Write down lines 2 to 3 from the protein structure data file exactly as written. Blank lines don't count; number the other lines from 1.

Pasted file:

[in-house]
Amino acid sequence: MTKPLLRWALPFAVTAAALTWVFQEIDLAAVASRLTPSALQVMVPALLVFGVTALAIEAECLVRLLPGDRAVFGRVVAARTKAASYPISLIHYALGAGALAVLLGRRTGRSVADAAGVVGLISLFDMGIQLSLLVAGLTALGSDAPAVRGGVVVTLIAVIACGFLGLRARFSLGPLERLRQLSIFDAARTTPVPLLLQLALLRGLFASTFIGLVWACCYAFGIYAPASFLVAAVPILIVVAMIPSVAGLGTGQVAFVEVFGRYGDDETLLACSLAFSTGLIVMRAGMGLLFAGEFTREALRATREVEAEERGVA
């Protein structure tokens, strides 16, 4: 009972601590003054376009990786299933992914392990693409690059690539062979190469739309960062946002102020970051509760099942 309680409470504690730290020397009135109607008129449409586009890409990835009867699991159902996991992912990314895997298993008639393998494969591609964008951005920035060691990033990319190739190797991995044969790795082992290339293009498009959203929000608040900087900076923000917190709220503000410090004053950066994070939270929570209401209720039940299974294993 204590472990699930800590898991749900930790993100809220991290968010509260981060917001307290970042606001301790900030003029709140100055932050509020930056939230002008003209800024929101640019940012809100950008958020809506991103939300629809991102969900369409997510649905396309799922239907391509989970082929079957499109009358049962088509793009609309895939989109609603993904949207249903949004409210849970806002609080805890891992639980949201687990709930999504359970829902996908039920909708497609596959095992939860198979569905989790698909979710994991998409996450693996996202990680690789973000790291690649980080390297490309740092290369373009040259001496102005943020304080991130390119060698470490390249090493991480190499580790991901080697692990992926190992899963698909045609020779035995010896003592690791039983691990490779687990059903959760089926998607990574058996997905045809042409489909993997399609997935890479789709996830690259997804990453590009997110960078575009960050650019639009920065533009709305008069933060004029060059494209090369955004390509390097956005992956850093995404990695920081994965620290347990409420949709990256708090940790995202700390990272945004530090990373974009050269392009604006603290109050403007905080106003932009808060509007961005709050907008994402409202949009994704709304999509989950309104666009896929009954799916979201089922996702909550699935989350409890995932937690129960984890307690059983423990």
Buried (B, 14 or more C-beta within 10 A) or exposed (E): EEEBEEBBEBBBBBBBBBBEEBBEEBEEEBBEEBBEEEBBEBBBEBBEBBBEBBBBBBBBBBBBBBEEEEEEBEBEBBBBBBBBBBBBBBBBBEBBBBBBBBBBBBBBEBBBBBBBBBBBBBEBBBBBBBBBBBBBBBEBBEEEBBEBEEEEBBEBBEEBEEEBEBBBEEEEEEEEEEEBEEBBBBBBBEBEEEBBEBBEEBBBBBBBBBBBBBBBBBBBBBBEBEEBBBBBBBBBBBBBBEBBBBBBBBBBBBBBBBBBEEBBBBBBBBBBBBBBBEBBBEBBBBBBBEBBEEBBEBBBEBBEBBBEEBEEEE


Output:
Amino acid sequence: MTKPLLRWALPFAVTAAALTWVFQEIDLAAVASRLTPSALQVMVPALLVFGVTALAIEAECLVRLLPGDRAVFGRVVAARTKAASYPISLIHYALGAGALAVLLGRRTGRSVADAAGVVGLISLFDMGIQLSLLVAGLTALGSDAPAVRGGVVVTLIAVIACGFLGLRARFSLGPLERLRQLSIFDAARTTPVPLLLQLALLRGLFASTFIGLVWACCYAFGIYAPASFLVAAVPILIVVAMIPSVAGLGTGQVAFVEVFGRYGDDETLLACSLAFSTGLIVMRAGMGLLFAGEFTREALRATREVEAEERGVA
């Protein structure tokens, strides 16, 4: 009972601590003054376009990786299933992914392990693409690059690539062979190469739309960062946002102020970051509760099942 309680409470504690730290020397009135109607008129449409586009890409990835009867699991159902996991992912990314895997298993008639393998494969591609964008951005920035060691990033990319190739190797991995044969790795082992290339293009498009959203929000608040900087900076923000917190709220503000410090004053950066994070939270929570209401209720039940299974294993 204590472990699930800590898991749900930790993100809220991290968010509260981060917001307290970042606001301790900030003029709140100055932050509020930056939230002008003209800024929101640019940012809100950008958020809506991103939300629809991102969900369409997510649905396309799922239907391509989970082929079957499109009358049962088509793009609309895939989109609603993904949207249903949004409210849970806002609080805890891992639980949201687990709930999504359970829902996908039920909708497609596959095992939860198979569905989790698909979710994991998409996450693996996202990680690789973000790291690649980080390297490309740092290369373009040259001496102005943020304080991130390119060698470490390249090493991480190499580790991901080697692990992926190992899963698909045609020779035995010896003592690791039983691990490779687990059903959760089926998607990574058996997905045809042409489909993997399609997935890479789709996830690259997804990453590009997110960078575009960050650019639009920065533009709305008069933060004029060059494209090369955004390509390097956005992956850093995404990695920081994965620290347990409420949709990256708090940790995202700390990272945004530090990373974009050269392009604006603290109050403007905080106003932009808060509007961005709050907008994402409202949009994704709304999509989950309104666009896929009954799916979201089922996702909550699935989350409890995932937690129960984890307690059983423990």